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April 14, 2020 - By :

British Burn Association First Aid Clinical Practice Guidelines

Compiled by: Kristina Stiles and Nicholas Goodwin, April 2018

On behalf of the BBA Pre-Hospital Special Interest Group

The prompt and effective application of burns first aid has been shown to positively impact on the burn outcome, preventing further tissue damage and reducing subsequent morbidity.  However, there is widespread variation in the first aid advice currently available for management of burns and scalds.  The following recommendations are based on evidence from a systematic literature review and form a minimum standard of care for first aid management of burns and scalds that is practical and effective to perform in any setting or environment.

Thermal burns

STOP the burning process

 

Remove person/s from the source of the burn, once safe to do so

  • Extinguish burning clothing using water or the ‘Stop, Drop and Roll’ method

STOP where you are

DROP to the ground and cover your eyes and mouth with your hands

ROLL over and back and forth until the flames are out

  • Isolate electrical power sources, if safe to do so before attempting rescue
  • Avoid chemical cross-contamination

 

REMOVE clothing and jewellery

 

  • Remove any burned/contaminated/damp/constricting clothing, if able to do so
  • Remove any nappies, jewellery and contact lenses near burned area, if able to do so
  • Leave any molten/adherent clothing.

 

COOL the burn

 

If water is available

  • Do not delay cooling.
  • Cool the burn immediately with cool running tap water for 20 minutes and within 3 hours of injury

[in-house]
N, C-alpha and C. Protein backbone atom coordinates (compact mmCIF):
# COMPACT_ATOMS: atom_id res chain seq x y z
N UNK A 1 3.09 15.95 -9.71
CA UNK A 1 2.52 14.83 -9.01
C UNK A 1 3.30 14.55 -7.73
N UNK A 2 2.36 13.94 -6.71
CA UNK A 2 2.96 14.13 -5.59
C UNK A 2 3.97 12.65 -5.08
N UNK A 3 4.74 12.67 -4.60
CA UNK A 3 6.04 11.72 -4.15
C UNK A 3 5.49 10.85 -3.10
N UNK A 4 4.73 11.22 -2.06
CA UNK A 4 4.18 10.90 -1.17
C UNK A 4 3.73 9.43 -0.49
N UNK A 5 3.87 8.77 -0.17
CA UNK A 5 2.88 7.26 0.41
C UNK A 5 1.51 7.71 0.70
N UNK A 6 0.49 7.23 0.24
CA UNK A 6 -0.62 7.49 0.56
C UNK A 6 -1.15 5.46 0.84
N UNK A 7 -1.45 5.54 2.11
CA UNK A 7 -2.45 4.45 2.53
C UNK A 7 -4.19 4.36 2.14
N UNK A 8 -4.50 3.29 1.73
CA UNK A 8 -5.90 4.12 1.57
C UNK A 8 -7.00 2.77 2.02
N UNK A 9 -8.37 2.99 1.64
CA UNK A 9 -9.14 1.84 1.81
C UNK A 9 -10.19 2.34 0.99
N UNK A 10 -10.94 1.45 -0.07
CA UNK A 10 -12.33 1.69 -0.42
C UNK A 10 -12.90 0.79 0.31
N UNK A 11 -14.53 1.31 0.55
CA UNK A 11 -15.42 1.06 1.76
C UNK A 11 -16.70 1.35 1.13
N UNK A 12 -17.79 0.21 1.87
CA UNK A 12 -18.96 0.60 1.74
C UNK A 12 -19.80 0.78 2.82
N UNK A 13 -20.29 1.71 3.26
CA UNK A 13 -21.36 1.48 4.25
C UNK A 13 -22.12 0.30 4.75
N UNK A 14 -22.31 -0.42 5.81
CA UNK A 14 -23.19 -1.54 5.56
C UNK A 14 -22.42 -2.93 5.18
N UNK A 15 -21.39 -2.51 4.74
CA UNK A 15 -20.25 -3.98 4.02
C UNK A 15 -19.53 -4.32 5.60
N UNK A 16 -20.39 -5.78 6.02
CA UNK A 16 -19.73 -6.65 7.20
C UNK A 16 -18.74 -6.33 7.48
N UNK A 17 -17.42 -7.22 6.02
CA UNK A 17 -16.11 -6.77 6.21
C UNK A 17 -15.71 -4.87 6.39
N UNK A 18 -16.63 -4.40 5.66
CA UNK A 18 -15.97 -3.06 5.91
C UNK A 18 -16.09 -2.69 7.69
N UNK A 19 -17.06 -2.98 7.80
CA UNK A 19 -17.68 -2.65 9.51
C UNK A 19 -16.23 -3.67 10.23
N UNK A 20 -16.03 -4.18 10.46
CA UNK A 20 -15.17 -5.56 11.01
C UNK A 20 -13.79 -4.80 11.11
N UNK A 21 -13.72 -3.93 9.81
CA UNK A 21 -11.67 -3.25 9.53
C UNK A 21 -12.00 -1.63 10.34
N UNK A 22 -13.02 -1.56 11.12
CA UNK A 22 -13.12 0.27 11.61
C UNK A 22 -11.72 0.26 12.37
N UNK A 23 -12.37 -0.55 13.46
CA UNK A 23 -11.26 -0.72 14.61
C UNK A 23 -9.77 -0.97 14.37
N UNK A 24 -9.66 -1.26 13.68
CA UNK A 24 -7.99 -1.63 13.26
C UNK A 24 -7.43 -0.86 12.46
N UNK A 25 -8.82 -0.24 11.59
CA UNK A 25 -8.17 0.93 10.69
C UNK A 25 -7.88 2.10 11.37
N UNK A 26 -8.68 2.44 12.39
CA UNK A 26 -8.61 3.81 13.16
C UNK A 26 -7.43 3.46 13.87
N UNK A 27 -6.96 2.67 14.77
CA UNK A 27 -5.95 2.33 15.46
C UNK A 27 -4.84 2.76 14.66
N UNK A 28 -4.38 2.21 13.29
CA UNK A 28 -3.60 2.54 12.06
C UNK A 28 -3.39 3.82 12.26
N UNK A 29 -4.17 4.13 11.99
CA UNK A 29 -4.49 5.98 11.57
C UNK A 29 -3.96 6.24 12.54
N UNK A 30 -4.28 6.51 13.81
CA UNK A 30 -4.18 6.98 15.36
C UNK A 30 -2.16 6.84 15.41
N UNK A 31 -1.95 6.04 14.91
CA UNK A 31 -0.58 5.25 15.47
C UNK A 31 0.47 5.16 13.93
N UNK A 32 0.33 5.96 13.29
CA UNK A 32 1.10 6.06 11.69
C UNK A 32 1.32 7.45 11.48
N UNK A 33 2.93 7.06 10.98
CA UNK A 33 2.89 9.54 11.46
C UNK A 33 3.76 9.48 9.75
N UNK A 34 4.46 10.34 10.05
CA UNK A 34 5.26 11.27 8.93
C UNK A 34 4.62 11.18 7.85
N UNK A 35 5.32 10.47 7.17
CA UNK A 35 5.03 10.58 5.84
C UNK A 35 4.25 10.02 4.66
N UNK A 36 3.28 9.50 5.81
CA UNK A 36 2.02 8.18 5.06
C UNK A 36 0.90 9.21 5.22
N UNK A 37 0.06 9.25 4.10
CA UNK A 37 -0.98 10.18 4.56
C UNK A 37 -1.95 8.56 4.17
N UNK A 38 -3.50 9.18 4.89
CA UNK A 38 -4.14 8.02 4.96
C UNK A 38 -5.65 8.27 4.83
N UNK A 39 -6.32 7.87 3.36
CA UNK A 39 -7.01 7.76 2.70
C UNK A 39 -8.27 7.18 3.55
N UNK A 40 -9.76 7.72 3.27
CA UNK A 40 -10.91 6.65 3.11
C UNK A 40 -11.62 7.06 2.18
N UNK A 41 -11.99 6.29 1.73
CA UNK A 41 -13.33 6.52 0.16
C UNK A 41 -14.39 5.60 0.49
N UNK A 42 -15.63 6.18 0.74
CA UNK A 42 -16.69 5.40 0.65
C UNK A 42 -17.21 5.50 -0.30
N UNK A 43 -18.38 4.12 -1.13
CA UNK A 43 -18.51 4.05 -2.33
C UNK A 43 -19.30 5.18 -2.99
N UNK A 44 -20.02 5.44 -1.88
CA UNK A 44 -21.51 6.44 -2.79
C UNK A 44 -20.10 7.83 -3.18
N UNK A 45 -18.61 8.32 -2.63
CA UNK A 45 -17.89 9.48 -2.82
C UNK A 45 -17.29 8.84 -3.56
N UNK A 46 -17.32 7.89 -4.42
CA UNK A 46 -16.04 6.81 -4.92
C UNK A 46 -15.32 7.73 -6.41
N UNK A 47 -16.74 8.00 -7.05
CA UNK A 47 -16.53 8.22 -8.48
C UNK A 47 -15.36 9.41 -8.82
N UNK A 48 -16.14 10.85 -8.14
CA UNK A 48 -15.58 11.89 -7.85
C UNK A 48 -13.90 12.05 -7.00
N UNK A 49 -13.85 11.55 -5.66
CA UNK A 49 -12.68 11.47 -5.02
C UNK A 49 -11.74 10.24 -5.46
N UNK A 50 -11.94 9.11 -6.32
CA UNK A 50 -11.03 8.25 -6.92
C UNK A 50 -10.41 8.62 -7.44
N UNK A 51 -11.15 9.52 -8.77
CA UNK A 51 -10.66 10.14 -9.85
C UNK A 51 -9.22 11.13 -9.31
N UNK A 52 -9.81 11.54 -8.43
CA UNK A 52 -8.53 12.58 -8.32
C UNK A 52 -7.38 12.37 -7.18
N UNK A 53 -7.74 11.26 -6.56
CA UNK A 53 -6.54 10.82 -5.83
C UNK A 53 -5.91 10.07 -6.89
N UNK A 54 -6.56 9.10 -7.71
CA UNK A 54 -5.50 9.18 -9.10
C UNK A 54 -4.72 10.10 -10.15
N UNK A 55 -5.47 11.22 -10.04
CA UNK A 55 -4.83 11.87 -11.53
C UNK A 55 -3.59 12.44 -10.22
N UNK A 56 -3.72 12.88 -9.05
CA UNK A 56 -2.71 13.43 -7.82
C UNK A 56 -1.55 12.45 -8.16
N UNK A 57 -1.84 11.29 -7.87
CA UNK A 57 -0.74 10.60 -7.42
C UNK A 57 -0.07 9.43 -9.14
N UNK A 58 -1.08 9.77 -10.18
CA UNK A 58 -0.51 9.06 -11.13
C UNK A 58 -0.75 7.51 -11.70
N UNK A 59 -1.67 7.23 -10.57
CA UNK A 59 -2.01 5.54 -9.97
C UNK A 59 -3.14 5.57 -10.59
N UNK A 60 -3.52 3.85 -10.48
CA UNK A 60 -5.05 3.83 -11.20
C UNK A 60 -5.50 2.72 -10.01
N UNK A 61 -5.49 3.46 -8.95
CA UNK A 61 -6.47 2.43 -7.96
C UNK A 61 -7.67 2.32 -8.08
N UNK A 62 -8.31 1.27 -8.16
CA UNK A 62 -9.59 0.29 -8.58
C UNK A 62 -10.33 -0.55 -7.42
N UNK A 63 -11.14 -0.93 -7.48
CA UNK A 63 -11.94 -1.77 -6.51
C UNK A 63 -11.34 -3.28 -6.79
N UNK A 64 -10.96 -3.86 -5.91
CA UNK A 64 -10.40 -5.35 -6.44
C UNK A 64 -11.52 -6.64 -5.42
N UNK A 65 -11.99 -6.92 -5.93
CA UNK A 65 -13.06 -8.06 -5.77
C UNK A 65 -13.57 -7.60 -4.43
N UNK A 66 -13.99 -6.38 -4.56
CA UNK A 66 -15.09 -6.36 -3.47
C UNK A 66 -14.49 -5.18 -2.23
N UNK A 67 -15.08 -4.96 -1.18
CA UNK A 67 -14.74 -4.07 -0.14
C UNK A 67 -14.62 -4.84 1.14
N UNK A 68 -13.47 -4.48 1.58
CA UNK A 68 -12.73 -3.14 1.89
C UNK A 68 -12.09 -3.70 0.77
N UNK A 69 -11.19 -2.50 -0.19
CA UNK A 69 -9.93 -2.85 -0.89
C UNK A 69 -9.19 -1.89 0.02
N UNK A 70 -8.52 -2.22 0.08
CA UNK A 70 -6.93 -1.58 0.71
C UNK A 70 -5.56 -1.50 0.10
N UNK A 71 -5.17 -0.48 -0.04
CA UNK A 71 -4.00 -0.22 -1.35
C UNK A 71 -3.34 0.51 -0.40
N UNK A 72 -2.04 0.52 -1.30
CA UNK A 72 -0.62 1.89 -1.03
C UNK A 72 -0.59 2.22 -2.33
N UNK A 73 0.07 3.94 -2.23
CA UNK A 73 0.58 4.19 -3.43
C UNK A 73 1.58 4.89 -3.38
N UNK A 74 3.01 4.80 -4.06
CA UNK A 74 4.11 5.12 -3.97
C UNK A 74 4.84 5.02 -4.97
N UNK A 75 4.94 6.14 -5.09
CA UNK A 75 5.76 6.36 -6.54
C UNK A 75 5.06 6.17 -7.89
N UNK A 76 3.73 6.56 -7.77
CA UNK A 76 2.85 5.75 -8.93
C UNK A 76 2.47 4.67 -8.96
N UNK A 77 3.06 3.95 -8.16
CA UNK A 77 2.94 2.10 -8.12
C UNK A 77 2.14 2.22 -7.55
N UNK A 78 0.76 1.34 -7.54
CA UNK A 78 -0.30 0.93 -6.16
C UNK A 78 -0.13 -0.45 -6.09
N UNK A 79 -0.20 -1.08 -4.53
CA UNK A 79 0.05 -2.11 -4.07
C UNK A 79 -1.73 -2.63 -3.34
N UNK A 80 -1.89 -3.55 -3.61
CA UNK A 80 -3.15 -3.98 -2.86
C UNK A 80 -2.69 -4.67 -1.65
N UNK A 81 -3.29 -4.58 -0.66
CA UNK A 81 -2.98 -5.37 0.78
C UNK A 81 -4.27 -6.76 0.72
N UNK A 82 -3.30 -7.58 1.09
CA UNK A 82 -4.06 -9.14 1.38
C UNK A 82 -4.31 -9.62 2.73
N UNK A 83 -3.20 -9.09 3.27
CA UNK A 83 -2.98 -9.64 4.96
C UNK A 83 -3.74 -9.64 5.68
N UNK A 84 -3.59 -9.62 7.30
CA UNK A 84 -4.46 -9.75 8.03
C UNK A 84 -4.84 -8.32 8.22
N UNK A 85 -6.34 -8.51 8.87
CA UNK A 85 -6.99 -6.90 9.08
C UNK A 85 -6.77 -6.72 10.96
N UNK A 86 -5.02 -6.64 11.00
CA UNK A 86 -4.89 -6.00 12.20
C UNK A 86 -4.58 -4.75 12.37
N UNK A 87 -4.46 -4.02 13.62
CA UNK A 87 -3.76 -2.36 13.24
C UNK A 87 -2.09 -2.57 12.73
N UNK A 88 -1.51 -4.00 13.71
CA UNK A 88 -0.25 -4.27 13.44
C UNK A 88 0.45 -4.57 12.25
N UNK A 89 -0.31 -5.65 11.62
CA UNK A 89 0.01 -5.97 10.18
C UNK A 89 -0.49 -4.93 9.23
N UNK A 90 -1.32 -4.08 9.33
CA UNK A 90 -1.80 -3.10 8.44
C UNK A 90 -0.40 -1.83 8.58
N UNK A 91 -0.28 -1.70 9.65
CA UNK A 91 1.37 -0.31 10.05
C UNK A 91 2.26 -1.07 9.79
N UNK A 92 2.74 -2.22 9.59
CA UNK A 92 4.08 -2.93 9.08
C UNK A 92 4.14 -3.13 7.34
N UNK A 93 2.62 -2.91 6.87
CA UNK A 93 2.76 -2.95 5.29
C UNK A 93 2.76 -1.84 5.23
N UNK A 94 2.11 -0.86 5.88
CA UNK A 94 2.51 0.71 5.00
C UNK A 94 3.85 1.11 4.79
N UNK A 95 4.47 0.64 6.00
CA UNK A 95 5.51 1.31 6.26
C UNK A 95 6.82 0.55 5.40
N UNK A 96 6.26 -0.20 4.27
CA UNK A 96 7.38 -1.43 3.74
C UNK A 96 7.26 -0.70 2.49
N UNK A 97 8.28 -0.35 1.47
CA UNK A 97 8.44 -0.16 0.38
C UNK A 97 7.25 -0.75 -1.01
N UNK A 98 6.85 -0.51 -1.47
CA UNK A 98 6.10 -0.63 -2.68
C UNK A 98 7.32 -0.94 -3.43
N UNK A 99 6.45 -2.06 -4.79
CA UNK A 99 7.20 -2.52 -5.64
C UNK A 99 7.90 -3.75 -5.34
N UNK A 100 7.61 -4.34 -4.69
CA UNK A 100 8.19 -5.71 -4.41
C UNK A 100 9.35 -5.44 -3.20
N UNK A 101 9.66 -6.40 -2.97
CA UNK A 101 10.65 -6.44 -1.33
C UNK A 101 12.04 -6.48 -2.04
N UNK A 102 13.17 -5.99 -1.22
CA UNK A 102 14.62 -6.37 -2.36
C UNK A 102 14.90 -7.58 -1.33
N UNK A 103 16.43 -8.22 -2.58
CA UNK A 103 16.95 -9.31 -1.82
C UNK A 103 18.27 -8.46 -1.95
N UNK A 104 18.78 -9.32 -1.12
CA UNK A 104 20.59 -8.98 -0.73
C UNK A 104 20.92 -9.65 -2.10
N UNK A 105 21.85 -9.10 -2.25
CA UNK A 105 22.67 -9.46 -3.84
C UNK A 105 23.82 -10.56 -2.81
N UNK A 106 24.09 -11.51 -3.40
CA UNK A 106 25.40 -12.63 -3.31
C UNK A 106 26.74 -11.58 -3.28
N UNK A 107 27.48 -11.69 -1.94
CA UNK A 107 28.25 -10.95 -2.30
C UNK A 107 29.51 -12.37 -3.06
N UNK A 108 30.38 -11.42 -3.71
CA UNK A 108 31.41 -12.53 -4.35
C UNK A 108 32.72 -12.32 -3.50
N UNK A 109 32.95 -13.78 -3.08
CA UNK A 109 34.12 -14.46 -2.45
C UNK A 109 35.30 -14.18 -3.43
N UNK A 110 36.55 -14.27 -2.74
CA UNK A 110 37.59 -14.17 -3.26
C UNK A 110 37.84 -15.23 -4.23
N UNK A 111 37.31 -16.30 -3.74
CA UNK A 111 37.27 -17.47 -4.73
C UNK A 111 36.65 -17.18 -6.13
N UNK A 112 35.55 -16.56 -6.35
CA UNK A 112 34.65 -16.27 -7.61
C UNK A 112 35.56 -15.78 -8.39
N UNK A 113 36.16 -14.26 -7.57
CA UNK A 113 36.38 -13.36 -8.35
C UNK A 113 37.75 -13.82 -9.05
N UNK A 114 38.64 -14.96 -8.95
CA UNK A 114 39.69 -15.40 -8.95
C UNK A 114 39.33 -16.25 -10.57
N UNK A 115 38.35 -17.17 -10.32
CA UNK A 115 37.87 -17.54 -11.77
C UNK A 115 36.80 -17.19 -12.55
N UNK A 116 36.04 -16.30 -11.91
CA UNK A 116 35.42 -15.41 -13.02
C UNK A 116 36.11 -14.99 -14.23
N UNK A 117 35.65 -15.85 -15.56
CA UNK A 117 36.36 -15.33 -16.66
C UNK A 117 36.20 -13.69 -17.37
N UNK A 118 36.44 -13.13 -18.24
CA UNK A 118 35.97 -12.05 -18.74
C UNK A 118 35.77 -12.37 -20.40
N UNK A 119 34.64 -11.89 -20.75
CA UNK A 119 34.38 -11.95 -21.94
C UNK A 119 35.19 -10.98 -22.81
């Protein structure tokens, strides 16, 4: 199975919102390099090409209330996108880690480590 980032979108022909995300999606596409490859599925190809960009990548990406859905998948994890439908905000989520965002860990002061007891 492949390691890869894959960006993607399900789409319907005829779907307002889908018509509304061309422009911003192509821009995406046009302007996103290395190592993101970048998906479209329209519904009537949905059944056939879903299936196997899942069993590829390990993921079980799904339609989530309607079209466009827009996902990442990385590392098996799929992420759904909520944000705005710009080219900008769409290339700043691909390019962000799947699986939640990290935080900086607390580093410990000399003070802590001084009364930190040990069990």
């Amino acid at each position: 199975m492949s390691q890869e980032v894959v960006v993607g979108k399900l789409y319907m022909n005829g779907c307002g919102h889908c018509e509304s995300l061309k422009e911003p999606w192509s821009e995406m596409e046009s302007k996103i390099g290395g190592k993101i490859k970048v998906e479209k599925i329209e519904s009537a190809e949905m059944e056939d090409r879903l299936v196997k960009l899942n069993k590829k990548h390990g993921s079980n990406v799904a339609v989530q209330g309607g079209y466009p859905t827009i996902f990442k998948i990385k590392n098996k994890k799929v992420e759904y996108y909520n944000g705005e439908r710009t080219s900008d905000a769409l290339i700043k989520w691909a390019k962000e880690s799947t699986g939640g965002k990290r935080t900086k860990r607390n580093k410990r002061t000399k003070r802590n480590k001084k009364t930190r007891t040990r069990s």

• Aim to complete 20 minutes of cooling. Further cooling attempts may induce hypothermia, especially in children and the elderly, or where large burns are present.

If water supply is limited

  • Apply a cool water compress using any clean wetted lint free cloth
  • Change compress frequently over 20-minute period
  • If no water is immediately available in any form, burns should be covered with cling film and cooled at the first available opportunity within 3 hours of injury.
  • Hydrogels are marketed but evidence as to their efficacy is limited

Do not

  • Use ice or iced water to cool burns

 

WARM the patient

 

  • “Cool the burn but warm the patient”
  • Keep patient warm to prevent hypothermia (children and elderly are most susceptible)
  • Cover non-burned areas during cooling and continue to warm throughout care interventions

 

COVER the burn

 

  • Cover the cooled burn with loose longitudinal strips of cling film or any clean lint free cloth or non-adherent dressing
  • Do not wrap cling film circumferentially around limbs or other burned areas
  • Do not apply cling film to facial burns
  • Cover irrigated and fully decontaminated chemical injuries with a wet compress

 

Chemical burns

 

Immediacy of decontamination and dilution through irrigation of chemical injury is paramount as the duration of the chemical’s contact with the skin is a major determinant of burn severity